Hi all. Thought I would share a couple of thoughts I have on the subject of heat creep and jams. For the purpose of the diagram i’ve created, i’m intending only to communicate generalized associations between ‘Print speed’, Hotend Temperature and filament jams’. I’m also not trying to address any of the clogging situations having anything to do with foreign debris in the nozzle tip. IE, I’m only describing jams typically associated with heat creep, where the filament becomes difficult to pull out of the head even at temperature.
In the diagram below, I’ve tried to describe the correlation between hotend temperature, print speed and risk of filament jamming. And to be clear, when I say speed, i’m simply describing how much filament moves through the heatsink at a rate. The specific numbers (mm/s) are somewhat irrelevant. The fact is this correlation exists for every type of hotend/speed combination.
There’s also another factor that is even more challenging to isolate which is filament glass transition and melting point (2 different temperatures). Technically speaking, these temperatures are not the same across all filament materials. IE, Red PLA from one manufacturer will almost certainly have a different melting point from another manufacturer. This means that the jam risk factor can simply be higher based on choosing a different filament.
Generally speaking, the higher the heat travels above the heater block, the higher the risk of filament jams. While I love the ease of printing with PLA, it has proven to be a little more challenging when trying to print higher quality (slower speed) prints. These are the times that i’ve most often experienced filament jams of this type.
Also, don’t overlook retraction settings. This can be a less than obvious factor as well. The higher the retraction distance and the frequency of how often retraction occurs, can significantly contribute to this prob. Recall, retraction is pulling the already filament back up toward the heat sink. The higher the filament that has hit the glass transition temperature, the greater the chance of it jamming in the heatsink. Example: the combination of a slower print speed and high retraction distance can lead to a jam. It’s entirely possible that without changing any retraction settings, a simple increase in speed can eliminate the risk. Conversely, reducing the retraction distance from .8mm to .4 or .2mm may also eliminate the jams. As you can see, there are a variety of ‘levers’ you can pull in order to change the risk factor of jamming.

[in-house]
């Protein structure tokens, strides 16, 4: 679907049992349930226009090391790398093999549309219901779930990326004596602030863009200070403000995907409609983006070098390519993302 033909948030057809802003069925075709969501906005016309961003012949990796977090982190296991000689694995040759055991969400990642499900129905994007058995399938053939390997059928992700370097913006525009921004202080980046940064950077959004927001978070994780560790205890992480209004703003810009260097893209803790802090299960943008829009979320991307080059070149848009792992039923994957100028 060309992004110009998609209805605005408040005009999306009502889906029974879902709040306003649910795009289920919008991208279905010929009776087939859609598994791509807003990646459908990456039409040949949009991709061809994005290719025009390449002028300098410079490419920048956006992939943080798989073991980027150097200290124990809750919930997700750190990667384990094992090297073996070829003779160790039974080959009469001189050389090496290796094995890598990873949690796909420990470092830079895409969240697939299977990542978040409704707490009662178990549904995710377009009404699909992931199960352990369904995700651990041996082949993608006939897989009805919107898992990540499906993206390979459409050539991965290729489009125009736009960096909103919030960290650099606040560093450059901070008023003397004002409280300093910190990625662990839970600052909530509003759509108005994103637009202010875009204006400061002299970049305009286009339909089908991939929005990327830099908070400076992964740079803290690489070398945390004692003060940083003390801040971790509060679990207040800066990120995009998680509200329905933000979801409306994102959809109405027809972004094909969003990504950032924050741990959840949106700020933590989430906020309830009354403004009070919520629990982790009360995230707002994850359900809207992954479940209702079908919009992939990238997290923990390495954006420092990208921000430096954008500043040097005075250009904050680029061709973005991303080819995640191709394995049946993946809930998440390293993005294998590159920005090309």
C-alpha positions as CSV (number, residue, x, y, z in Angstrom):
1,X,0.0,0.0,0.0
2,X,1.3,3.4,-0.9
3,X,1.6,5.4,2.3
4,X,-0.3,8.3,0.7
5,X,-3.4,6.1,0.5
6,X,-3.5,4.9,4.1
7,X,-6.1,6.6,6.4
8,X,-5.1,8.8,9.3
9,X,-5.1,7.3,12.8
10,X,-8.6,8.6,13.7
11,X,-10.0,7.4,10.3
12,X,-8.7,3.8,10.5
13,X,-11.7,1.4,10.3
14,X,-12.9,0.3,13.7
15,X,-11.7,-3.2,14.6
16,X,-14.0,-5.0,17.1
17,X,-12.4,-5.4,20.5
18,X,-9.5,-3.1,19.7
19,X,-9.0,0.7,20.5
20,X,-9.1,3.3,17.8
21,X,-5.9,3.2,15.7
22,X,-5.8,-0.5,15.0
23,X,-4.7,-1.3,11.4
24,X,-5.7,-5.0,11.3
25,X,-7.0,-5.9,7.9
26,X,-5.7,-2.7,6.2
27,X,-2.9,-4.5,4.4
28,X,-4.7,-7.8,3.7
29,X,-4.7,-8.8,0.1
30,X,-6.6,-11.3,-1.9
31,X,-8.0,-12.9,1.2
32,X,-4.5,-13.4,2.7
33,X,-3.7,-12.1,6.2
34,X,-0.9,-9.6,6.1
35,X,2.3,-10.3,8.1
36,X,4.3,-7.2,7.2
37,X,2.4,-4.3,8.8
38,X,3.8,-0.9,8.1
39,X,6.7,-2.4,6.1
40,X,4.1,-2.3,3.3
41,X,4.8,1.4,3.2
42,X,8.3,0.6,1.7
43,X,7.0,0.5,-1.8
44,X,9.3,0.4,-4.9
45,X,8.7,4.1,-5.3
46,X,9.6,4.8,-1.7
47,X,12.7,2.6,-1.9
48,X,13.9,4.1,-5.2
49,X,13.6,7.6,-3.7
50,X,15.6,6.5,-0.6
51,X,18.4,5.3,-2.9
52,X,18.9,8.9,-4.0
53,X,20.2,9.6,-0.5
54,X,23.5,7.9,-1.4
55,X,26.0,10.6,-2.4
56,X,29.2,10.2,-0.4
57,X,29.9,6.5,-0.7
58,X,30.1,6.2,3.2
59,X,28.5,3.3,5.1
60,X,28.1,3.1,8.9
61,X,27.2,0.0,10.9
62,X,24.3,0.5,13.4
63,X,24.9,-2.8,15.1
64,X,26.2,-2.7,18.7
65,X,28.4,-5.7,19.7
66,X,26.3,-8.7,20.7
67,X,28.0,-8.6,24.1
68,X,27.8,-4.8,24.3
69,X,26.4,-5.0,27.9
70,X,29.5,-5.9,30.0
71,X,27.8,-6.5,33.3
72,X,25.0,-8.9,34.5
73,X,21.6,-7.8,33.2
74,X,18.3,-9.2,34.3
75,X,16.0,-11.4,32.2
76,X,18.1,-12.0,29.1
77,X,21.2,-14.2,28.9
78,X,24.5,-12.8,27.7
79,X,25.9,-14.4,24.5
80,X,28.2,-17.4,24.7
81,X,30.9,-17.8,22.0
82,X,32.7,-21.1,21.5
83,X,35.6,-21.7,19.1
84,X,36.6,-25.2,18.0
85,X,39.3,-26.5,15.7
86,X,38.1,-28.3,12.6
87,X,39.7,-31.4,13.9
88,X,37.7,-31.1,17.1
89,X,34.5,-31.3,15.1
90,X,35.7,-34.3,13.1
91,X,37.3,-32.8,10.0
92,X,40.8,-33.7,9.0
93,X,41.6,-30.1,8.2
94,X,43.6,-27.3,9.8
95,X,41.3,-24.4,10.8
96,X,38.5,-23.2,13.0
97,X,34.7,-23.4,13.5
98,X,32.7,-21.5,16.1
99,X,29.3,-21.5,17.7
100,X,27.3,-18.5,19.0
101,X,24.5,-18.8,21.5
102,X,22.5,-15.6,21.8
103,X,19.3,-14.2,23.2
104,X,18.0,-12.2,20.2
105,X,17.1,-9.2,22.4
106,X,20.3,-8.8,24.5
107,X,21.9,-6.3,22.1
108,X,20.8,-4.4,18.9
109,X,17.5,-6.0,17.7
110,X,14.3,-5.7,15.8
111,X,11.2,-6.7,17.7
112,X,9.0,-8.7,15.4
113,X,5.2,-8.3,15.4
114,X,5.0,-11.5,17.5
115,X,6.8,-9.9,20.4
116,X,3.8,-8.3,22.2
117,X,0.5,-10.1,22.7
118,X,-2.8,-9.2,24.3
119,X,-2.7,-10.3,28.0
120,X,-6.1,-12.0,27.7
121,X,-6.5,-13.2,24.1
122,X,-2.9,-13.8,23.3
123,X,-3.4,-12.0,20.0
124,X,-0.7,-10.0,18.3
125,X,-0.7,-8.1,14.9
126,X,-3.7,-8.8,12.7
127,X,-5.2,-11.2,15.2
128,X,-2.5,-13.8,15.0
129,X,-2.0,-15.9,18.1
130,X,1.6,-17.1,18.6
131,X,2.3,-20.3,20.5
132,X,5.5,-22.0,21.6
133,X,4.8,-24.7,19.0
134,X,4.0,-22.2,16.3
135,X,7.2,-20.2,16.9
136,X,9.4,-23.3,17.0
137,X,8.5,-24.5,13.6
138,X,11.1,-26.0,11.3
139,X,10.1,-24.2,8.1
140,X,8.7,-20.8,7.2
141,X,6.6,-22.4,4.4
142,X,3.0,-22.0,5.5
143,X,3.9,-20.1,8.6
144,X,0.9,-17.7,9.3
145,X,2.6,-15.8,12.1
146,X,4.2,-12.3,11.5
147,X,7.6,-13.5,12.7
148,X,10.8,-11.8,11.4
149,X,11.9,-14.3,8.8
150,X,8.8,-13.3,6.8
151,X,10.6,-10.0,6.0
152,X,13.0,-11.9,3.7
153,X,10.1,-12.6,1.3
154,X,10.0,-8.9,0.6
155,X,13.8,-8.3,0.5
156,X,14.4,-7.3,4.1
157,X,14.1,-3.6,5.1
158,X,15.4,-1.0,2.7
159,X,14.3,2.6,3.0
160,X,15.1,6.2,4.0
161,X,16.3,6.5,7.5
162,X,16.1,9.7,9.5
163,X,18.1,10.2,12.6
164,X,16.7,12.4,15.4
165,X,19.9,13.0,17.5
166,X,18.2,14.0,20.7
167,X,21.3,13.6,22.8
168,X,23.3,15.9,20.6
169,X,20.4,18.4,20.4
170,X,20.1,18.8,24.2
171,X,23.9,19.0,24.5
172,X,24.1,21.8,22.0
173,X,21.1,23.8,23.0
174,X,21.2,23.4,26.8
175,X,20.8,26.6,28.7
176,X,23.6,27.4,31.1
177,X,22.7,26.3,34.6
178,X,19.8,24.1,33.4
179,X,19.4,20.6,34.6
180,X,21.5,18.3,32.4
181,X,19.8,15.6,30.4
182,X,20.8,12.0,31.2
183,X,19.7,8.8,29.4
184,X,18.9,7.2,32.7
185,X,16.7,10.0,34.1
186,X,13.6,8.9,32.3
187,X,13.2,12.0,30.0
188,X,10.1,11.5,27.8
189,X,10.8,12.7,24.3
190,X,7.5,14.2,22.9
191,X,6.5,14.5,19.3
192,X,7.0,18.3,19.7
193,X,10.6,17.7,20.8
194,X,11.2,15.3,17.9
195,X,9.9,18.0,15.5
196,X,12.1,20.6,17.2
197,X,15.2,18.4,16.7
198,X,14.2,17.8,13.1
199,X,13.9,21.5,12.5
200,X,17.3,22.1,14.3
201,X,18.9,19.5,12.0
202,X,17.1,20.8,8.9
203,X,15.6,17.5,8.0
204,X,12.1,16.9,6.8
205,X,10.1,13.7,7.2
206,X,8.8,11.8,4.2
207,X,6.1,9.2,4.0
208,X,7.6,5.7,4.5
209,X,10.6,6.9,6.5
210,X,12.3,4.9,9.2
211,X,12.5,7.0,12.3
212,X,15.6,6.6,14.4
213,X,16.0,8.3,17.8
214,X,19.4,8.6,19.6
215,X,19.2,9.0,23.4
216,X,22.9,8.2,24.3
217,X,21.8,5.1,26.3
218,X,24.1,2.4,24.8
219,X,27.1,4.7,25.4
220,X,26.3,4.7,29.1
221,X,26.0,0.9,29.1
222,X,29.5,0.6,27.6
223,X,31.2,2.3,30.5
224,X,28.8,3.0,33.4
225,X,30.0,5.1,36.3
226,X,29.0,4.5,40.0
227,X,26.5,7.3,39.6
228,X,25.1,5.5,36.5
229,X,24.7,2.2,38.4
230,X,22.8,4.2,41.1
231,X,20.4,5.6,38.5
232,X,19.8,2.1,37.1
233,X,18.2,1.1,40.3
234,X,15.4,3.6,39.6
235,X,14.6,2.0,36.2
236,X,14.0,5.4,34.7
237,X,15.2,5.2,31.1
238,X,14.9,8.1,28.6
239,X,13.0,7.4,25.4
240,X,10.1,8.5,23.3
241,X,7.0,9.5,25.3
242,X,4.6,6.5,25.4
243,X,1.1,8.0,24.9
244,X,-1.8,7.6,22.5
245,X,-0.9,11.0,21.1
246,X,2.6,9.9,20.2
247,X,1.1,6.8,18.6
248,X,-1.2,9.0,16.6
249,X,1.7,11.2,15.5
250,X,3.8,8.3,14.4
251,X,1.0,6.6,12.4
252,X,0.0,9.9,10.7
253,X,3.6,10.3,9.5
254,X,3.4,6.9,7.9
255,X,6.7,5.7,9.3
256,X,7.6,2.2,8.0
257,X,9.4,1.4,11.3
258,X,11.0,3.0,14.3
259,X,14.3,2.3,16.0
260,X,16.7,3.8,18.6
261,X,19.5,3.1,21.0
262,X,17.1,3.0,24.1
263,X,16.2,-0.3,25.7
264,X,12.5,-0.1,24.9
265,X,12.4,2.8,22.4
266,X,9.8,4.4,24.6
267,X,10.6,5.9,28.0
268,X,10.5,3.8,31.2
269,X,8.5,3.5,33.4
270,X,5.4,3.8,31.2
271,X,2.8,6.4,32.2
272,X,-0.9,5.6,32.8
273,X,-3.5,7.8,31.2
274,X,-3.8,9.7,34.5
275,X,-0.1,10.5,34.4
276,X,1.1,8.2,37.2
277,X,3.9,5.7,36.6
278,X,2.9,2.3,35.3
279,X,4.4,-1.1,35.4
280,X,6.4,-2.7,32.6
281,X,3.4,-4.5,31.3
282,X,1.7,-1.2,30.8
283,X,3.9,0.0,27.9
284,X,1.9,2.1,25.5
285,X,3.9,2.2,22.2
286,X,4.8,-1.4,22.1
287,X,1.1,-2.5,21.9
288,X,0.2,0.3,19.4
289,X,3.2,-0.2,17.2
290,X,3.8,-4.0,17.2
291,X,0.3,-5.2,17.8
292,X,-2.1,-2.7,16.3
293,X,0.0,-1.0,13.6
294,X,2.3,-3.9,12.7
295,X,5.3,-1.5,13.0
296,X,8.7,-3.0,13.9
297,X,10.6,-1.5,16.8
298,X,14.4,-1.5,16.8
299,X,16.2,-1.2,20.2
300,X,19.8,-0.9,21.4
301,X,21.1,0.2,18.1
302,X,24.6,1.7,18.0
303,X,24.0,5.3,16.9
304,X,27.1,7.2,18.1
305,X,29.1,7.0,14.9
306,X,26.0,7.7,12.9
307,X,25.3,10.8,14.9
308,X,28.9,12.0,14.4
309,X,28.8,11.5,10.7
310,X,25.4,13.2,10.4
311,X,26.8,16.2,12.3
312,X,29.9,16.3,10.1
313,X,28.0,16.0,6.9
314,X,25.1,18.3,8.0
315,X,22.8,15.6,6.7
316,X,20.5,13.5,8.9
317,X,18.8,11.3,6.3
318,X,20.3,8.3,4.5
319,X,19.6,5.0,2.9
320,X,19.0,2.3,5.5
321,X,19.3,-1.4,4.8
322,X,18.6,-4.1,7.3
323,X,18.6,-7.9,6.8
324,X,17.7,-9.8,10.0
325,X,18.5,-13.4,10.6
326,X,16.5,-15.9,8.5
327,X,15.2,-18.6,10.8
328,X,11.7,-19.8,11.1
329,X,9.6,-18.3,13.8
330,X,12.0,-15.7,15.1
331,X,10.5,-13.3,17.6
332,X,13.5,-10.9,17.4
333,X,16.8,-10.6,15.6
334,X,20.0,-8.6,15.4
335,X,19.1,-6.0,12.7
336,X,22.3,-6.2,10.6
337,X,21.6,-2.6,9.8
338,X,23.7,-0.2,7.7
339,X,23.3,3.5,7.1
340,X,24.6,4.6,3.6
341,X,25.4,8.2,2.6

One last factor is airflow across the heatsink. In most cases, this may be difficult to alter as the fans on heatsinks are generally fixed speeds and yield a static cooling effect at all times. This is at least in part, why you find quite a few heat sink fan shroud designs.
Sorry to be long-winded. I hope this helps some of you. Here’s Lulzbot’s extensive reference to 3d Print filament if any of you are interested in reading. https://devel.lulzbot.com/filament/.